Jacques Majorelle (French painter) 1886 - 1962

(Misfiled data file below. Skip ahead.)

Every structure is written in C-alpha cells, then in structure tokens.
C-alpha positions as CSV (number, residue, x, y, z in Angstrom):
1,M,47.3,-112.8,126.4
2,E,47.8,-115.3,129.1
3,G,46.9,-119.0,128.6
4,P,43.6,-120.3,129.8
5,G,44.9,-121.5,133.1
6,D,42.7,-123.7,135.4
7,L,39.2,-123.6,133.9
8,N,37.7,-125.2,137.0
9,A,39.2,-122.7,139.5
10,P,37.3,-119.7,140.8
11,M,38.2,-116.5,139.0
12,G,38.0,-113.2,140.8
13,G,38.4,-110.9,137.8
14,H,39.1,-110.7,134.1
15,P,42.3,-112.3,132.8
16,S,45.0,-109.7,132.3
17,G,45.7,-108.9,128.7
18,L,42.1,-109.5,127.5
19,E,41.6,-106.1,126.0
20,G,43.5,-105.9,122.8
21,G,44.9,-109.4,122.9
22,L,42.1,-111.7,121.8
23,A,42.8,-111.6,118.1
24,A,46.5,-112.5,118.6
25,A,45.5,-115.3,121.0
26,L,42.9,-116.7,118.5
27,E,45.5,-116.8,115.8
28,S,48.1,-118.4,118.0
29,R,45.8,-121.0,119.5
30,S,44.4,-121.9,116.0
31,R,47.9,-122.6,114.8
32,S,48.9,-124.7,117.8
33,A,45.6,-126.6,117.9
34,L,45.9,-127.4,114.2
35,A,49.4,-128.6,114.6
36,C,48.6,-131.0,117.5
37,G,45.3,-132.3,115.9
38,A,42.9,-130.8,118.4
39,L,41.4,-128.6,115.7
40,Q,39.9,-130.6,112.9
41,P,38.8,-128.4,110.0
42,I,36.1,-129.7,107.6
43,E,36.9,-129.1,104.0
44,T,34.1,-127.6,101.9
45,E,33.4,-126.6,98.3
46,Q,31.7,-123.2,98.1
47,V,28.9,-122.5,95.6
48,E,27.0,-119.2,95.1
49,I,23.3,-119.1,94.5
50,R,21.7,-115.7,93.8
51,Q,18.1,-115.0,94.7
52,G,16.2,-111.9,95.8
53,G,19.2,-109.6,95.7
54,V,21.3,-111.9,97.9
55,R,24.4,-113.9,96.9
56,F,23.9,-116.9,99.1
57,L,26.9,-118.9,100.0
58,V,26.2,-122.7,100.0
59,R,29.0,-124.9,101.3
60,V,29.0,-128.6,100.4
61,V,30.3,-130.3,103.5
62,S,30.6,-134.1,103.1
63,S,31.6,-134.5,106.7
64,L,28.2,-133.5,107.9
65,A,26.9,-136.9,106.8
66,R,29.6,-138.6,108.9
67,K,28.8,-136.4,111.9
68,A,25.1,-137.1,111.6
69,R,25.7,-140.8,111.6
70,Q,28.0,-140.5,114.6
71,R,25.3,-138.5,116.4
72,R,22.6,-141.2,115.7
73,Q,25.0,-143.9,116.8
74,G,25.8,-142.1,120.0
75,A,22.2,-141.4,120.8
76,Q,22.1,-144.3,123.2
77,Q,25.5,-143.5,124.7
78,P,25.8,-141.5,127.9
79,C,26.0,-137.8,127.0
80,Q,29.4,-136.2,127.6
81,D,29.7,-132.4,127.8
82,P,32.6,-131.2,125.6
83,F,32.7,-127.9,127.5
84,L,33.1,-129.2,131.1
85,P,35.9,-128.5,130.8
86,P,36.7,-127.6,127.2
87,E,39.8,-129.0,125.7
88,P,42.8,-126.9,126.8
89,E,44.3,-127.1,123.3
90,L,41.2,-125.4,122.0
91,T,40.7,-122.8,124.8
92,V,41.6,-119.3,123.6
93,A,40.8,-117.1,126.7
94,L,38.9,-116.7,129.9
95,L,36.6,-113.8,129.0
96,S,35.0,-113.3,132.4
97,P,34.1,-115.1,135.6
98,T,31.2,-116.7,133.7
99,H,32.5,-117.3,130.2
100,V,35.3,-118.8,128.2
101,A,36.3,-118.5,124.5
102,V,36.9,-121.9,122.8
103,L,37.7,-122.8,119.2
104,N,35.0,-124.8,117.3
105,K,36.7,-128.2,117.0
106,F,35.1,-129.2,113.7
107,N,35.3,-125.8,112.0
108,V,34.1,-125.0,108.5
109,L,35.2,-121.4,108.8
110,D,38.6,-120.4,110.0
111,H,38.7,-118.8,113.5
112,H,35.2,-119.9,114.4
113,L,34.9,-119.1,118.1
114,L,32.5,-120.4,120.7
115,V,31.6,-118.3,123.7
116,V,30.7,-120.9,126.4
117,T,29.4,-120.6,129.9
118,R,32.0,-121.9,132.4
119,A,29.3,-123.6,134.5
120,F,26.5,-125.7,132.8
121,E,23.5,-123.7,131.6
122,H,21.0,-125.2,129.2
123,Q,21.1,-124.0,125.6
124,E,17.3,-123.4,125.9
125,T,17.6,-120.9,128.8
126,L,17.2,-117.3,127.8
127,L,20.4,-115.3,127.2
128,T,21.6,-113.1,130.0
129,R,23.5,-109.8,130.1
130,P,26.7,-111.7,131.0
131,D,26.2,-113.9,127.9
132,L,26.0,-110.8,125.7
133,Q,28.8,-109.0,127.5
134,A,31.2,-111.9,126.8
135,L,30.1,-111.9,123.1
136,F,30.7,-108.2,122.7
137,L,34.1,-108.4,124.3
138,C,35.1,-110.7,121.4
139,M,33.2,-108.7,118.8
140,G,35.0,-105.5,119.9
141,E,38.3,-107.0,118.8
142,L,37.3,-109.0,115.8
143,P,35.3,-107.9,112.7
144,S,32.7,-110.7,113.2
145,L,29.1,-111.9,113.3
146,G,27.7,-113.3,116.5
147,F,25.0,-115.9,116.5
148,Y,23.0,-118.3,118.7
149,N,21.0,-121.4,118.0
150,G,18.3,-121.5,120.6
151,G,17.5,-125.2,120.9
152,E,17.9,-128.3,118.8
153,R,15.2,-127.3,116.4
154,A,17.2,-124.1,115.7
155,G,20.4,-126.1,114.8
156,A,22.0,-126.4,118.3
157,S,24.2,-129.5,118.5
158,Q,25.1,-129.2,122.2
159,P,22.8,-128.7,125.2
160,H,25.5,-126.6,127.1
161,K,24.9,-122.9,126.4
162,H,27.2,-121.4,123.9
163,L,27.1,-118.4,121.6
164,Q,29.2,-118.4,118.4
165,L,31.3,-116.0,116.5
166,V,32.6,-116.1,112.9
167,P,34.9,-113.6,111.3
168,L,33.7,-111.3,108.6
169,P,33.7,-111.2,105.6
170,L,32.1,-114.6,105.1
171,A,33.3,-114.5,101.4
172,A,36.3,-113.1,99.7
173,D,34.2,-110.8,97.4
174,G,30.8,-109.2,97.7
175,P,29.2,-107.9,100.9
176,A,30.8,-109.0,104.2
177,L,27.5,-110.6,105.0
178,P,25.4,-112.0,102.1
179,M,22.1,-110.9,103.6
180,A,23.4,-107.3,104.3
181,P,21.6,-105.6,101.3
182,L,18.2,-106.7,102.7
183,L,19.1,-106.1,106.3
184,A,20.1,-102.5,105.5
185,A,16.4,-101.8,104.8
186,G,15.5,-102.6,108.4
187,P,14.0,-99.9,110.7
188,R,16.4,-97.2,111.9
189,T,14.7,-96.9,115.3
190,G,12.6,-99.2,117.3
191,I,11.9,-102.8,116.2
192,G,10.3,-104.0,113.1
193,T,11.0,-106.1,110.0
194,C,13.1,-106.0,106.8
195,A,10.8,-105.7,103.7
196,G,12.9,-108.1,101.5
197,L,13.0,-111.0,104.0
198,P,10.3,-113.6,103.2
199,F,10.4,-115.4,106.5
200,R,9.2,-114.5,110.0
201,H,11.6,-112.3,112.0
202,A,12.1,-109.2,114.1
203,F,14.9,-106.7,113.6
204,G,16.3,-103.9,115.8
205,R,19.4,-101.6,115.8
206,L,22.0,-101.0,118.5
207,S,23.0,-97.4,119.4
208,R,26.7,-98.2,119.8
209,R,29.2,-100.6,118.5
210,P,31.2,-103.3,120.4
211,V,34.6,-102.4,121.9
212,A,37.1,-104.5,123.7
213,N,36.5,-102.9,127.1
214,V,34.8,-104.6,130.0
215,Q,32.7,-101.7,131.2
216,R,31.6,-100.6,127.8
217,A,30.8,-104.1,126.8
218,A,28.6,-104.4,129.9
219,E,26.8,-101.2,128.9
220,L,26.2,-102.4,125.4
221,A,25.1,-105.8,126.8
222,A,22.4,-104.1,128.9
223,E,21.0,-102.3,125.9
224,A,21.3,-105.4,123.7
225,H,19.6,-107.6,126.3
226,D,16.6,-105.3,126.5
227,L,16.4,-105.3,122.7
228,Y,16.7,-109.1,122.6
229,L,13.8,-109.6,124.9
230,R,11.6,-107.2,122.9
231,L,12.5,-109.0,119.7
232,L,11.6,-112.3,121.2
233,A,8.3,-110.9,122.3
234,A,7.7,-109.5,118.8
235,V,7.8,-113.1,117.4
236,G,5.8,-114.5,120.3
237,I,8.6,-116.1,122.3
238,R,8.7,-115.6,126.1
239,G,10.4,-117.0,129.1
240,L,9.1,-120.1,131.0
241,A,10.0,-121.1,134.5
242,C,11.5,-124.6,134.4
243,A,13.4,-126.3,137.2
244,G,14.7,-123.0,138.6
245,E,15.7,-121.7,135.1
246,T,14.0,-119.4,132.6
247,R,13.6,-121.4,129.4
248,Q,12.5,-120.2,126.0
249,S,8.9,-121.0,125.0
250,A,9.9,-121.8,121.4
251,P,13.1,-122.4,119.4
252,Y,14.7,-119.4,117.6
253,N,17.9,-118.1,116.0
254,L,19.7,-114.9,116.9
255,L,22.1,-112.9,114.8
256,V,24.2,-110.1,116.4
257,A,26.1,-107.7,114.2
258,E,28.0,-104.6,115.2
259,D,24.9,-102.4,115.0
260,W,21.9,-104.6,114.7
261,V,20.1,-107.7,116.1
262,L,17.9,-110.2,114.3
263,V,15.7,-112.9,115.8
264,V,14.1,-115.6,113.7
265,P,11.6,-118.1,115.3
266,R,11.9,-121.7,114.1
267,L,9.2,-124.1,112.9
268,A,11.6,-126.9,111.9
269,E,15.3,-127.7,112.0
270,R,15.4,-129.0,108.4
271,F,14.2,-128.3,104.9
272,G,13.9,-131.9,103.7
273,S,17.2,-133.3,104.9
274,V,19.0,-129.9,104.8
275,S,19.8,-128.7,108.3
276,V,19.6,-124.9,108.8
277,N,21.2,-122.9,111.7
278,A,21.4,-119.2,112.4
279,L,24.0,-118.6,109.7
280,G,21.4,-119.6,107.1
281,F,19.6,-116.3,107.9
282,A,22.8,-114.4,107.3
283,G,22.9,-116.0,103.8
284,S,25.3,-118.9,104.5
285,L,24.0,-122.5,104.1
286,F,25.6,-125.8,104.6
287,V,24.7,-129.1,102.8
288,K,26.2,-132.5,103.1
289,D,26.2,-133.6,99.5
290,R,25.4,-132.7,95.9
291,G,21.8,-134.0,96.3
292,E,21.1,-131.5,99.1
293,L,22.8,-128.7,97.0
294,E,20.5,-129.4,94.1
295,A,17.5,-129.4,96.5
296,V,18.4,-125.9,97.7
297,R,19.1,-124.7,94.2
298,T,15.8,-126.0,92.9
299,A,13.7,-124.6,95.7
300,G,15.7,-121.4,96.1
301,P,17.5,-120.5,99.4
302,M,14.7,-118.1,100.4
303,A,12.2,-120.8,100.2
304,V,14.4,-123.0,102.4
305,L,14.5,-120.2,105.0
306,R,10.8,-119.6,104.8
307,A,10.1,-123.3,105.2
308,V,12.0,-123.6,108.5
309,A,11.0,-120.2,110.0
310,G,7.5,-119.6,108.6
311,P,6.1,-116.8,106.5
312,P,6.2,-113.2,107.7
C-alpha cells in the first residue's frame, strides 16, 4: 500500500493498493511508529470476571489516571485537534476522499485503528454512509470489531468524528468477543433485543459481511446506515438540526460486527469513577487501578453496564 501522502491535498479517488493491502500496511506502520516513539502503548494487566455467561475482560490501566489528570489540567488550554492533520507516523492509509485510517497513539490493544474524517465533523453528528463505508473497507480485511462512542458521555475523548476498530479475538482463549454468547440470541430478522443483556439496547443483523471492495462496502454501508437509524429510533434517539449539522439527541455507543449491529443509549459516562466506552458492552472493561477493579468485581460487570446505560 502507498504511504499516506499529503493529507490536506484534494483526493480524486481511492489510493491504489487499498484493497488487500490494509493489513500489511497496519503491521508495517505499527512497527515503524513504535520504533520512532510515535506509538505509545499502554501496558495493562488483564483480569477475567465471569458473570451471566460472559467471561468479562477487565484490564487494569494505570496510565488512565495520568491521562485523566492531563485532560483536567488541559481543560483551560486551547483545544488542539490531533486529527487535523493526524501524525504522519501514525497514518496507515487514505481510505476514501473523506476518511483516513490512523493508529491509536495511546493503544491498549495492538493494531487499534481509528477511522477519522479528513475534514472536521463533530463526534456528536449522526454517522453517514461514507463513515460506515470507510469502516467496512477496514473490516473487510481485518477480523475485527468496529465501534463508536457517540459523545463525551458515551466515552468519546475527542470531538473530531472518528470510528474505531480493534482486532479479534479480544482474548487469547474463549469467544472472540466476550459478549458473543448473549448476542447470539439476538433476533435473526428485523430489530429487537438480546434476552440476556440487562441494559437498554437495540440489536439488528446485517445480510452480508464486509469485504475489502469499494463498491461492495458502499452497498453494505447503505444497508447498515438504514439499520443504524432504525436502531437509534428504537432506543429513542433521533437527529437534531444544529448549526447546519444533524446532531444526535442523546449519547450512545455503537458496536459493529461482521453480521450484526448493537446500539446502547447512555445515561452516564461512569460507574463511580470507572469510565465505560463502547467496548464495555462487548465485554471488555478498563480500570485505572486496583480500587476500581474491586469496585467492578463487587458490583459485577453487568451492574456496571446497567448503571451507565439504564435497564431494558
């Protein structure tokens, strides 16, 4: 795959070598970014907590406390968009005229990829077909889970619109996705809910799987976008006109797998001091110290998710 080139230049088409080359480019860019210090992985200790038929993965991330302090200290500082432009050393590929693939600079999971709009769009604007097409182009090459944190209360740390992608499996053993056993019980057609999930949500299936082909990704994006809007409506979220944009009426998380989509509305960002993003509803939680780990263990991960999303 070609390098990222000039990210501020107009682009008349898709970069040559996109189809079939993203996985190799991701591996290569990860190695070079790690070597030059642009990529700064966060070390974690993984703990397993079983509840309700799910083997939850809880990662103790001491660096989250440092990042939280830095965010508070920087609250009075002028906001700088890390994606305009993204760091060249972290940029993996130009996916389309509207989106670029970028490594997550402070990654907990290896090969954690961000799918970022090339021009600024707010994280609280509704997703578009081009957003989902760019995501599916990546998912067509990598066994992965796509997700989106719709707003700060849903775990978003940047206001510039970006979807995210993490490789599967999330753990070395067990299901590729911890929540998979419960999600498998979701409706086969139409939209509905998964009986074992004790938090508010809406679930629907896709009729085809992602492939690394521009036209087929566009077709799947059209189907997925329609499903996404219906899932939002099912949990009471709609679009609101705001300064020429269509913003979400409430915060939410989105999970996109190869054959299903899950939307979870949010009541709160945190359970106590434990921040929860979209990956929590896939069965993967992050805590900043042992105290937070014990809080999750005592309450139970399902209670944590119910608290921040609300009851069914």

Jacques Majorelle (March 7, 1886 – October 14, 1962), son of the celebrated Art Nouveau furniture designer Louis Majorelle, was a French painter. He studied at the École des Beaux-Arts in Nancy in 1901 and later at the Académie Julian in Paris with Schommer and Royer. Majorelle became a noted Orientalist painter, but is most remembered for constructing the villa and gardens that now carry his name, the Majorelle Garden in Marrakech. Jacques Majorelle was born in 1886 in Nancy, France. He was the son of a celebrated furniture designer, Louis Majorelle. Jacques' childhood was spent among the draftsmen, cabinetmakers and marquetry inlayers from his father's workshops at a time when the Art Nouveau movement was in its ascendancy. Initially, his father encouraged the young Jacques to study architecture, but after three years, he decided to take up his lifelong passion, painting. Majorelle received his art education at the École des Beaux-Arts in Nancy in 1901 and later at the Académie Julian in Paris with Schommer and Royer. He first exhibited at the Salon de Beaux Artes in 1908. In around 1917 he travelled to Morocco to recover from heart problems and after short period spent in Casablanca, he visited Marrakech, where he fell in love with the vibrant colours and quality of light he found there. Initially, he used Marrakech as a base for trips to Spain, Italy and other parts of North Africa, including Egypt. Eventually, however, he settled in Marrakech permanently. He drew inspiration for his paintings from his trips and from Marrakesh itself. His paintings include many street scenes, souks and kasbahs as well as portraits of local inhabitants. He opened a handicrafts workshop in Marrakech and also designed posters to promote travel to Morocco. His work was profoundly affected by his voyages around the Mediterranean and North Africa. He introduced a more coloured vision, bathed in light where the drawing disappears and the image emerges from large spots of colour laid flat. It seemed as if he had discovered the sun in these countries. His style exhibited more freedom and spontaneity. In 1919, he married Andrée Longueville and the pair lived in an apartment near the Jemâa el-Fna Square (then at the palace of Pasha Ben Daoud). In 1923, Jacques Majorelle bought a four-acre plot, situated on the border of a palm grove in Marrakech and began planting a luxuriant garden which would become known as the Jardins Majorelle or Majorelle Garden. Initially, he built a house in the Mooroccan style but in 1931, he commissioned the architect, Paul Sinoir, to design a Cubist villa within the grounds. In 1937, he painted the villa in a special shade of the blue, which Majorelle had developed after being inspired by the blue tiles prevalent in southern Morocco. This colour was used extensively in Majorelle's house and garden, and now carries his name; Majorelle Blue. He gradually purchased additional land, extending his holding by almost 10 acres. He continued to work on the garden for almost forty years and it is said to be his finest work. The garden proved costly to run and in 1947, Majorelle opened the garden to the public with an admission fee designed to defray the cost of maintenance. He sold the house and land in the 1950s, after which it fell into disrepair. It was rediscovered in the 1980s, by designers, Yves Saint-Laurent and Pierre Bergé who set about restoring it and saving it. Yves Saint-Laurent and Pierre Bergé, who were keen art collectors, also began acquiring paintings by Majorelle. Yves Saint Laurent died in 2008 and his ashes were scattered in the gardens. Majorelle was sent to France for medical treatment in 1962 following a car accident, and died in Paris, later that year of complications from his injuries. He is buried in Nancy, the place of his birth, alongside his father. His life and work have been subject of a book, namely: Marcilhac, F., La Vie et l'oeuvre de Jacques Majorelle, [volume 7 in the series, Les Orientalistes], Paris, ACR edition, 1988 Majorelle is recognised as one of the early modernist Orientalists. During his lifetime, many of Majorelle's paintings were sold to private buyers and remain in private collections. Some of his early works can be found in Museums around his birthplace such as the Musee de l'Ecole de Nancy. Examples of his later work can be seen in the Mamounia Hotel, Marrakesh, the French Consulate of Marrakech and in the Villa at the Majorelle Gardens.